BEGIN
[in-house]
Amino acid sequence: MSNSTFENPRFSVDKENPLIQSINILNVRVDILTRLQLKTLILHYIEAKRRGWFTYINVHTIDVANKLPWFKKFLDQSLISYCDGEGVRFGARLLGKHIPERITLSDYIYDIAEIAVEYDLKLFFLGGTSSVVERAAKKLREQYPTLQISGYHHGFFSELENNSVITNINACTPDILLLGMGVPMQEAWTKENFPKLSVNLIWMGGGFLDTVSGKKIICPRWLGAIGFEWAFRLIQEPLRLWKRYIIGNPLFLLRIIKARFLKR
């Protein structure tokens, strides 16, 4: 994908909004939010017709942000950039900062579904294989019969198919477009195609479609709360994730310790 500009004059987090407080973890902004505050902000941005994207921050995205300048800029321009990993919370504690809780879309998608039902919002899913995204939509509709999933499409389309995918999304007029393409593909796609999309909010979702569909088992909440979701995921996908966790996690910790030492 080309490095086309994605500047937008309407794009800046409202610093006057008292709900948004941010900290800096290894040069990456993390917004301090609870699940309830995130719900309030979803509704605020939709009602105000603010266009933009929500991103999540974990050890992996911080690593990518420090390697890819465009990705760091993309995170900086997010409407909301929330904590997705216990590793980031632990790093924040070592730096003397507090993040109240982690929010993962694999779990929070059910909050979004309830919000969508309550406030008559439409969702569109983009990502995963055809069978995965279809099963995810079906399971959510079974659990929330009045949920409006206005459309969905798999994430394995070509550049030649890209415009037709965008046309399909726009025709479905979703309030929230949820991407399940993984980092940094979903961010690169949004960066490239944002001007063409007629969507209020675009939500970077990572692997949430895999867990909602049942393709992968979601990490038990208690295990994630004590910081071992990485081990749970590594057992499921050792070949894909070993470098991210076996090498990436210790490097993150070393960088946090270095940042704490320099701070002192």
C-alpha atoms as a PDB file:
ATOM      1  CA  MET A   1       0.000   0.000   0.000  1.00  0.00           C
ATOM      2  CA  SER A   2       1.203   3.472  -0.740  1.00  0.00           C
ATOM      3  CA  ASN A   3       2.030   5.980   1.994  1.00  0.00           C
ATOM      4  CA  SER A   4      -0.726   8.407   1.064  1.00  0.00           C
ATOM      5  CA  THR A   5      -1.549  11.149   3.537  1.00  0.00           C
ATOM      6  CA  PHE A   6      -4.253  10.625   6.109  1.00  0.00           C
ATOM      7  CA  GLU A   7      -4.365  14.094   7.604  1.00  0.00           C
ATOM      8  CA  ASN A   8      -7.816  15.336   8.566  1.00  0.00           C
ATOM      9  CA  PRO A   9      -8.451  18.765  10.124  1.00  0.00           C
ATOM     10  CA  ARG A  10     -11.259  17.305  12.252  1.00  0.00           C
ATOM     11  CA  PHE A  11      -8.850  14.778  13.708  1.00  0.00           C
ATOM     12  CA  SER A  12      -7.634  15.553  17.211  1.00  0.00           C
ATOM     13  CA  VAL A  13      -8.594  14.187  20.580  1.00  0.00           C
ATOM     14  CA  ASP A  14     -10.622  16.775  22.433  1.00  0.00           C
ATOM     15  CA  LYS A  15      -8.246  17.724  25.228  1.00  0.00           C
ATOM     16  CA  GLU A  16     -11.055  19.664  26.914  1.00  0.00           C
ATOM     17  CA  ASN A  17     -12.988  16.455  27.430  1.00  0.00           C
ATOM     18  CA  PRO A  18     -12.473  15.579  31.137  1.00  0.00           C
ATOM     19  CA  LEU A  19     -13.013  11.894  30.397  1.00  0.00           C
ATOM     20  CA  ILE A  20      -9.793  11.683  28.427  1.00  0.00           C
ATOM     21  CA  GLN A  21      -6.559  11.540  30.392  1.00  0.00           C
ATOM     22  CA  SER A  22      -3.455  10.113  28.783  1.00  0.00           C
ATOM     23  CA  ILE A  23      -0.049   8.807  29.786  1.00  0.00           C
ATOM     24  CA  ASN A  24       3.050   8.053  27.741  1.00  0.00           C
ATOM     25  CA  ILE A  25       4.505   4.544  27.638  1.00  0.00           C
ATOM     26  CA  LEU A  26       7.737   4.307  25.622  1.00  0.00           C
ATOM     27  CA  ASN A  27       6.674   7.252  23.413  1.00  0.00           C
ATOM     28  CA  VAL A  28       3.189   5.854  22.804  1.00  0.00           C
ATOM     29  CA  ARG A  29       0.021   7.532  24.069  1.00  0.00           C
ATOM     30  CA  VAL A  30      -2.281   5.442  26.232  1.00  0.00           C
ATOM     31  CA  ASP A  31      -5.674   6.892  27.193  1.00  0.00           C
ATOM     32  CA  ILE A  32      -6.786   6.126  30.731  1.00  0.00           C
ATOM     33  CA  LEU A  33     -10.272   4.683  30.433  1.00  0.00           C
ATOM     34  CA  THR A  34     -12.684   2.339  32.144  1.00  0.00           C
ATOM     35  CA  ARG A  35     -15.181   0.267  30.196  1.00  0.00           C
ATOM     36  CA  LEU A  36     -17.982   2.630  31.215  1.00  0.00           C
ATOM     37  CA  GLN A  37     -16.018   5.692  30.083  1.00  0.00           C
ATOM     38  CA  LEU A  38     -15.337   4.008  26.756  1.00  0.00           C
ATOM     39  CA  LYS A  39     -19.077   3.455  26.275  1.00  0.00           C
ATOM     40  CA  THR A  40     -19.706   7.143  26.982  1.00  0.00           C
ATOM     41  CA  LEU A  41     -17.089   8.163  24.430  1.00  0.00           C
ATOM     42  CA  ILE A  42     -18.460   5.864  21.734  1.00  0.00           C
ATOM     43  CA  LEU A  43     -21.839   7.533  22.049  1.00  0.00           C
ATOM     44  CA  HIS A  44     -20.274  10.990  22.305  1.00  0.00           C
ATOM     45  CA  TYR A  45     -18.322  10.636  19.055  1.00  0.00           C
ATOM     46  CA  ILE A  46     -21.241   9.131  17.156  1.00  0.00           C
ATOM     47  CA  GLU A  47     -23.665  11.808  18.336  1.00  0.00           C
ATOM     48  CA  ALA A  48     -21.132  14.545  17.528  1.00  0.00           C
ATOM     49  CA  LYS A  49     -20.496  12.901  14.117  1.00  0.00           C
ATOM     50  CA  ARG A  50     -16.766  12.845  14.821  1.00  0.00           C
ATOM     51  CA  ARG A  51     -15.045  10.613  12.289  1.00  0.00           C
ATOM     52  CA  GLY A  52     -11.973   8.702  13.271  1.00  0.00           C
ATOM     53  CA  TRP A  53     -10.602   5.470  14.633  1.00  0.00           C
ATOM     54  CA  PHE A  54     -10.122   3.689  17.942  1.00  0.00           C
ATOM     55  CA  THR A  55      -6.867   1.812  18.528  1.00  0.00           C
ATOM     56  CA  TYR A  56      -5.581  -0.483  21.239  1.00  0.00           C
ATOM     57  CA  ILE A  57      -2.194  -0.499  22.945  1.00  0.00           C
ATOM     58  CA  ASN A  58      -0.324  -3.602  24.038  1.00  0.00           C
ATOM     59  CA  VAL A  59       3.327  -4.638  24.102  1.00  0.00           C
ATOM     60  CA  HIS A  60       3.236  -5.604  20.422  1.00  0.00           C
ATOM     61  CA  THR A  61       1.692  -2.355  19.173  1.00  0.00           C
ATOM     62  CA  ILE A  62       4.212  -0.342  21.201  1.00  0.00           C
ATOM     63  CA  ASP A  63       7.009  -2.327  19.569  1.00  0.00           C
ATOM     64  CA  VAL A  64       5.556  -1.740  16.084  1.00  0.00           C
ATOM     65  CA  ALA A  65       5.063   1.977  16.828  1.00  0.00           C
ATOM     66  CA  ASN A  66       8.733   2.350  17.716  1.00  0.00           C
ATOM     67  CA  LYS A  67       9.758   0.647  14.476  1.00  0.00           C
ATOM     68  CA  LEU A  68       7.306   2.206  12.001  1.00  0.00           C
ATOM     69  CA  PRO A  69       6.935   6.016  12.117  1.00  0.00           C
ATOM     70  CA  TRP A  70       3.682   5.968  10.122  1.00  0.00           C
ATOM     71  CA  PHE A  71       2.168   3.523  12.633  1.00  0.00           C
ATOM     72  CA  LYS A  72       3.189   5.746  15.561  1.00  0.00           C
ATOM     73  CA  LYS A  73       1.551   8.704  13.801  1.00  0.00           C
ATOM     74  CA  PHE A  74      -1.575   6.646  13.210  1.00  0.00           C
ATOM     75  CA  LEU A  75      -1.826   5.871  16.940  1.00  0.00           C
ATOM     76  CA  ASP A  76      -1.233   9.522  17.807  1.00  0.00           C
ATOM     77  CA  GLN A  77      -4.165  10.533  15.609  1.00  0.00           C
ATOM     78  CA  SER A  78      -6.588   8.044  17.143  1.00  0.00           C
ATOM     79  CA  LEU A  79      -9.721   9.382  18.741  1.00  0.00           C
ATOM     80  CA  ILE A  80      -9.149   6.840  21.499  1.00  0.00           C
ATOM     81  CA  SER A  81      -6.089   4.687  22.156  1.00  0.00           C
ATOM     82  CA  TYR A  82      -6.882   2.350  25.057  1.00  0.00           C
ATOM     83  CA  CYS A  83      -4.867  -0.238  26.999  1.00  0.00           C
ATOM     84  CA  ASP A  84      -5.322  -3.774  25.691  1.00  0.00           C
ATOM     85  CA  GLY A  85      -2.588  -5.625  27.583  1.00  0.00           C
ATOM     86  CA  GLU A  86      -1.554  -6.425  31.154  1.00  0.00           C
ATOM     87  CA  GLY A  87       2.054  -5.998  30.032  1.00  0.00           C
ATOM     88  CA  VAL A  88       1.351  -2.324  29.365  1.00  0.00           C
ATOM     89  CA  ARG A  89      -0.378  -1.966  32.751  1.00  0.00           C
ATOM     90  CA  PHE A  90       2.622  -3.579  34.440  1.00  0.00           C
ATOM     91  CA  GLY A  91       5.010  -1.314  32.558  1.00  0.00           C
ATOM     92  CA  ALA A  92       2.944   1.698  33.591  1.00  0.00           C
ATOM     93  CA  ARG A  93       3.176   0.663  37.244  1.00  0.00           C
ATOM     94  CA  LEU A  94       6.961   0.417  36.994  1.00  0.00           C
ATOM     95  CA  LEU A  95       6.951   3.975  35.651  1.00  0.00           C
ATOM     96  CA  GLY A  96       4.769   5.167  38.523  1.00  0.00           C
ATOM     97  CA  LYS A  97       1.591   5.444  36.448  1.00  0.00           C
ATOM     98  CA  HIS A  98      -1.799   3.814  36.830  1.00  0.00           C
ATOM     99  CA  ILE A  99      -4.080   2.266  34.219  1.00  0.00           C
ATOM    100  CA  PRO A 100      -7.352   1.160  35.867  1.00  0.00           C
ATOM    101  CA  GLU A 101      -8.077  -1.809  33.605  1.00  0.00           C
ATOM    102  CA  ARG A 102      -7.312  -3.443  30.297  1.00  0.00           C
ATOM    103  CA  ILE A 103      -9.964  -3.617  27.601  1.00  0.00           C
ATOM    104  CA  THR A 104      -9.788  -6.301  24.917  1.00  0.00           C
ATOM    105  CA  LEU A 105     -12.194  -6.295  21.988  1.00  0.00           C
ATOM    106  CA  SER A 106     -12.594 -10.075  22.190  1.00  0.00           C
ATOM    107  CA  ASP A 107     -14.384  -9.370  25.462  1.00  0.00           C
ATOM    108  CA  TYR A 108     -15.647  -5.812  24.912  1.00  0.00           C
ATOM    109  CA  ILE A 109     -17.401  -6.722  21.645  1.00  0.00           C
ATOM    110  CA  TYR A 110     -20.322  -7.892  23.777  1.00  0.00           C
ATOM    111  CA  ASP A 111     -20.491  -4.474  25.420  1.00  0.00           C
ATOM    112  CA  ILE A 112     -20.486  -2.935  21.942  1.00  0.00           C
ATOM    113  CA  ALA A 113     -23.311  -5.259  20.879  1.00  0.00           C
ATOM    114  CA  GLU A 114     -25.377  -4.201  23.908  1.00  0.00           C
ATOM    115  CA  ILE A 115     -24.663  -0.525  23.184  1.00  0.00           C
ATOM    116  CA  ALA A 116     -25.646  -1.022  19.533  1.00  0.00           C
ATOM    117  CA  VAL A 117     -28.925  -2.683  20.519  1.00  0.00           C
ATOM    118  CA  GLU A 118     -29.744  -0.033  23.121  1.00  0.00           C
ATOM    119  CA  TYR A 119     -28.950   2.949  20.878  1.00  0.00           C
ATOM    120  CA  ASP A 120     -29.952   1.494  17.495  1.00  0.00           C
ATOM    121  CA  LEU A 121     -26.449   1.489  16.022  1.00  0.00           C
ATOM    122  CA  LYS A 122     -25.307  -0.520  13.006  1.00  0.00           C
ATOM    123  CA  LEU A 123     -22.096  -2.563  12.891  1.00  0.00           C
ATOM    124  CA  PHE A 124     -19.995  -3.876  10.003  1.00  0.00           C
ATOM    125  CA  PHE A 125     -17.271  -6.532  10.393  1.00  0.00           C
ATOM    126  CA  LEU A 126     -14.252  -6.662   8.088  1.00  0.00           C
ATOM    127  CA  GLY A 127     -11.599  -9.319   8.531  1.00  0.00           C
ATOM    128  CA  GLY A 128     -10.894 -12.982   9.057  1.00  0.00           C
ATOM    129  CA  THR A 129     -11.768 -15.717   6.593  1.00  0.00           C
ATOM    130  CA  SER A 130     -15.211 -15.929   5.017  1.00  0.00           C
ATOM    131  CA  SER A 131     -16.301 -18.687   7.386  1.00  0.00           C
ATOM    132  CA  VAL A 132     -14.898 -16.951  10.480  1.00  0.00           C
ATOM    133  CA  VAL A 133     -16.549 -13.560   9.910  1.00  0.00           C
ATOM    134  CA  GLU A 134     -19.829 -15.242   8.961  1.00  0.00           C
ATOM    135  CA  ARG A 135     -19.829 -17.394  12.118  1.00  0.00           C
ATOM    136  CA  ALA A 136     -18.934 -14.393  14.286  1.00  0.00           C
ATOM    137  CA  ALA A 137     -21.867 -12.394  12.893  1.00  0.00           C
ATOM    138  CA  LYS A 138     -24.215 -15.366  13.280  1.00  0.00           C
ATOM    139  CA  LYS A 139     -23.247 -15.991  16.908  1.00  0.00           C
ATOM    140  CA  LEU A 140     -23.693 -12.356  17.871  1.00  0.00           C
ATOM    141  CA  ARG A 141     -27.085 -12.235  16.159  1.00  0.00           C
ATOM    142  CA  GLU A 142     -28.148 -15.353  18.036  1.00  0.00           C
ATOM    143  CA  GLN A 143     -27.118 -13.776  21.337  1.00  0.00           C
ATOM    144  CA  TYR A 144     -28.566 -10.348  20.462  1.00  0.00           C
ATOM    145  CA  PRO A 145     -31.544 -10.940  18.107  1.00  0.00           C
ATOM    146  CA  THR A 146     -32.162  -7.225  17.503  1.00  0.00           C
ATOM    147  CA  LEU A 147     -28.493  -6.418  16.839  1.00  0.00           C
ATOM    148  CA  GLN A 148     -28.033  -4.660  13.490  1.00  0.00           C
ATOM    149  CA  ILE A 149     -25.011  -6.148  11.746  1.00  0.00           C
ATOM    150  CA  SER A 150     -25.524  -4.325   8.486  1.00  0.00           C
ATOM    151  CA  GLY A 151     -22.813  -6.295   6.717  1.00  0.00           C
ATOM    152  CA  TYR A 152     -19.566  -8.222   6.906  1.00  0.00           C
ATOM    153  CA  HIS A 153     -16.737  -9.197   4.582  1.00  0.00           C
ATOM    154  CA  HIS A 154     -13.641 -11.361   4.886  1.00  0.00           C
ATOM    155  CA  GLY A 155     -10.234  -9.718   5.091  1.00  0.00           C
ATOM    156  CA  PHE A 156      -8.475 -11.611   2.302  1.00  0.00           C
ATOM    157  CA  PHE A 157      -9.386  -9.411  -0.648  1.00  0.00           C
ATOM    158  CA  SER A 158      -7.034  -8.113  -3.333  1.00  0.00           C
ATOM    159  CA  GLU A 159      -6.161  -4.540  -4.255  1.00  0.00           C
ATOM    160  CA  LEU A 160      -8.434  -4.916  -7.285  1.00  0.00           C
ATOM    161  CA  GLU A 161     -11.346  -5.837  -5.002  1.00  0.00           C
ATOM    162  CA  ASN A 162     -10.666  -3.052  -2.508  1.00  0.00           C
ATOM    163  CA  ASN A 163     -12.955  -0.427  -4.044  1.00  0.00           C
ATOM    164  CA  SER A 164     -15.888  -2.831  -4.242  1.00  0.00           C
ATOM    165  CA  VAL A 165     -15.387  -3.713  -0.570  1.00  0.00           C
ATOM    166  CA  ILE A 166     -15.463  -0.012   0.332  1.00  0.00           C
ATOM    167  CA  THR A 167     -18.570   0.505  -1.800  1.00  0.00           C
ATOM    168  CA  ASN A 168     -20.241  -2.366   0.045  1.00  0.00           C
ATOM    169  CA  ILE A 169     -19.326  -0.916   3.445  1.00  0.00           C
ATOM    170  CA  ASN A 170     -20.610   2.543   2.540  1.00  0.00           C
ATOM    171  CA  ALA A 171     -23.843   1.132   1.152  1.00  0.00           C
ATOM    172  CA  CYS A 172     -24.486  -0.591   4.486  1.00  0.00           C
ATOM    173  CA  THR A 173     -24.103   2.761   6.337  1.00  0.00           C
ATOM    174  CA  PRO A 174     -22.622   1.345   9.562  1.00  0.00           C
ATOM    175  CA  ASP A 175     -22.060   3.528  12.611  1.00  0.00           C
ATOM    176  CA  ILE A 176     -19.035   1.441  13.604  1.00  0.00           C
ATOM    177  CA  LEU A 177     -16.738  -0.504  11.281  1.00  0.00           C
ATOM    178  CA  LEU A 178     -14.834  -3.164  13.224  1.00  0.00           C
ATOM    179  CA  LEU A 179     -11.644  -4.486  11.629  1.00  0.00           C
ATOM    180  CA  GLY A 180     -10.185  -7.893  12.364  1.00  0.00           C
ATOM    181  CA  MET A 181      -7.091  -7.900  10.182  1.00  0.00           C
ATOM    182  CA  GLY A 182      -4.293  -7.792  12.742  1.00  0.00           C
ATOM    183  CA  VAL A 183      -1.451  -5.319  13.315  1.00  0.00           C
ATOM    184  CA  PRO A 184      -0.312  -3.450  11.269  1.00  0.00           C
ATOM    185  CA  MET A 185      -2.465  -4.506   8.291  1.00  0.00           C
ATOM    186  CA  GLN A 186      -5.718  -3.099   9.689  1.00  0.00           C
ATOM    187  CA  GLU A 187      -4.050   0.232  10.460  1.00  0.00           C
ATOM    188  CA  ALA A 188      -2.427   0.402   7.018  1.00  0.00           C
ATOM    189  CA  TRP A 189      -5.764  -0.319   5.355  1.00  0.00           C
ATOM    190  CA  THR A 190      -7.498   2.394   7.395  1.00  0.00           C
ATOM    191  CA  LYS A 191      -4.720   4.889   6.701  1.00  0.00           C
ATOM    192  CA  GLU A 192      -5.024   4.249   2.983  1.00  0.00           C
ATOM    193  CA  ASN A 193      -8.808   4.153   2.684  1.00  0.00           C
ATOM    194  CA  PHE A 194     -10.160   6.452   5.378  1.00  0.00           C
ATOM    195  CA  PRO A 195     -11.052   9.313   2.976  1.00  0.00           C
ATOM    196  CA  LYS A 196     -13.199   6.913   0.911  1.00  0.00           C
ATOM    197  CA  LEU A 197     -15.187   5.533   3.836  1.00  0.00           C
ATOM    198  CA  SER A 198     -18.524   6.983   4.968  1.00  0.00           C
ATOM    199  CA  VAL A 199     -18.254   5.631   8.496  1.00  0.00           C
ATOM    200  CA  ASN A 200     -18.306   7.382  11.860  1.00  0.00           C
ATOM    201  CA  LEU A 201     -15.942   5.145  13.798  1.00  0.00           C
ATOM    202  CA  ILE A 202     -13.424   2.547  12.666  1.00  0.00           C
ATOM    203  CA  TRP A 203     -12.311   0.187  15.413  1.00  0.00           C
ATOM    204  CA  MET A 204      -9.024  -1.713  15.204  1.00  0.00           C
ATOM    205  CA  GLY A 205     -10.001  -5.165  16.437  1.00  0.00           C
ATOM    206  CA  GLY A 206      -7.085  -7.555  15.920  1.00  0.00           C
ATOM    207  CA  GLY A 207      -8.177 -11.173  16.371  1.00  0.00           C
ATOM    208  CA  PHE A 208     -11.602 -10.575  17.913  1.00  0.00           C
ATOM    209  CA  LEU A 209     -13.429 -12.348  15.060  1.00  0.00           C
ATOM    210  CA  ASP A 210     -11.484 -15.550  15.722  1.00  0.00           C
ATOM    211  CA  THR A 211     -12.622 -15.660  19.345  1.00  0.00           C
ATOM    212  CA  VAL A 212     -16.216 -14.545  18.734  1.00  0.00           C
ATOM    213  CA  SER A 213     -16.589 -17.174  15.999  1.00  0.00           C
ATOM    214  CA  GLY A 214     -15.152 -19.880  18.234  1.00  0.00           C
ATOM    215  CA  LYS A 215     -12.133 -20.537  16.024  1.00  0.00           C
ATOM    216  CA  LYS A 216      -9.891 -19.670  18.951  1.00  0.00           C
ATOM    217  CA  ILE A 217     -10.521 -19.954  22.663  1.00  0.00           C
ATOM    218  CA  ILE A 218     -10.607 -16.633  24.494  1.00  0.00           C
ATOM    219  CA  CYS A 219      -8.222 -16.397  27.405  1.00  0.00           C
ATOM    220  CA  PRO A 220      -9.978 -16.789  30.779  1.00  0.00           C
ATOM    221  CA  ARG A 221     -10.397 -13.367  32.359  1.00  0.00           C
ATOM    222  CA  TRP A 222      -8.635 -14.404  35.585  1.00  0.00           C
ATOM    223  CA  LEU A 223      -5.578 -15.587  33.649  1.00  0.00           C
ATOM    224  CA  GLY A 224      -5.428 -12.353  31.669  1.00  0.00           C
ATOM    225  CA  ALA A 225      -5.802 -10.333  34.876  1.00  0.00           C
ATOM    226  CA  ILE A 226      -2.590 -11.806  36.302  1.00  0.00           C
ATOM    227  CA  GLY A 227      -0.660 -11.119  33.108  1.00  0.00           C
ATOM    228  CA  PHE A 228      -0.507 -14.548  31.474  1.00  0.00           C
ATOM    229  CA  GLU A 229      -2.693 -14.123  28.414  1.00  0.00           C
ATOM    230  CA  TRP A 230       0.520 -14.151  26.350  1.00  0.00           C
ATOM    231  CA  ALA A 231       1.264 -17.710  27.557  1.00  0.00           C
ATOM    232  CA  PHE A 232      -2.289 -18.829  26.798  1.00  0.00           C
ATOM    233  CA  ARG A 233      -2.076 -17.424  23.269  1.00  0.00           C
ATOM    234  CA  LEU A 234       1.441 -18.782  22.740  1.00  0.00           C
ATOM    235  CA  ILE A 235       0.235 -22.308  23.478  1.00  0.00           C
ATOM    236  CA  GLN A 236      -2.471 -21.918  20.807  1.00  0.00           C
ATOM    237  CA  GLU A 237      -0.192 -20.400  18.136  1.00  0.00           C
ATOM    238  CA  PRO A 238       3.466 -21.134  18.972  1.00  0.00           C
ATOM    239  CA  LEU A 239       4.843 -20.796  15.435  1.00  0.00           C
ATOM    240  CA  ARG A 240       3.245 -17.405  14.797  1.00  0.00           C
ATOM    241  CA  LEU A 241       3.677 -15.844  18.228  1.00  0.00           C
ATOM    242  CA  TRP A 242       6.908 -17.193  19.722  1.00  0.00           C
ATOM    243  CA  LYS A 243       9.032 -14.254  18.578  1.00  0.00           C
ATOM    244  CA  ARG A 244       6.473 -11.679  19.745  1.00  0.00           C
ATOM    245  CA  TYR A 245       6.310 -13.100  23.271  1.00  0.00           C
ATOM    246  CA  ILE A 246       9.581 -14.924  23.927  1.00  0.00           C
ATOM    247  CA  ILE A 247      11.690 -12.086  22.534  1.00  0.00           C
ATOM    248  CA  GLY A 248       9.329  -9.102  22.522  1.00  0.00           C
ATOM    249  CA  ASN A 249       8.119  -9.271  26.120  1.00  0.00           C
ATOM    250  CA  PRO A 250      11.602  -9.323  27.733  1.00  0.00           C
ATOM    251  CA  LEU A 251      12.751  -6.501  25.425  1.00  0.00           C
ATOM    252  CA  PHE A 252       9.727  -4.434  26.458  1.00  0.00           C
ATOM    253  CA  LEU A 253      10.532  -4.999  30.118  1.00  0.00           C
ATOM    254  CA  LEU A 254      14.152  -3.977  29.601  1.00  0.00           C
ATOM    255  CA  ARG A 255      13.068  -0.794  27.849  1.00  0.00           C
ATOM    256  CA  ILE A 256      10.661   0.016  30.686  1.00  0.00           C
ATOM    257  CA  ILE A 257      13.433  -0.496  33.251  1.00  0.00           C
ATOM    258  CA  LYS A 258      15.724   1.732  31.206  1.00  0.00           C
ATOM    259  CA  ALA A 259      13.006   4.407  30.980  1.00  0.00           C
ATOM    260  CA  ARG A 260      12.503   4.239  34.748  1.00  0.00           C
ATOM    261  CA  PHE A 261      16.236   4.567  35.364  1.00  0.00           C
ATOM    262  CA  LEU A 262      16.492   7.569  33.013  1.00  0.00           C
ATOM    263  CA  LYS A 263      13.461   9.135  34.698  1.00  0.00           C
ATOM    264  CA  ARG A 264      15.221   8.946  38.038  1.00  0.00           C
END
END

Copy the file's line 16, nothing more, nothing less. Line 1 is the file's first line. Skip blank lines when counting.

ATOM     12  CA  SER A  12      -7.634  15.553  17.211  1.00  0.00           C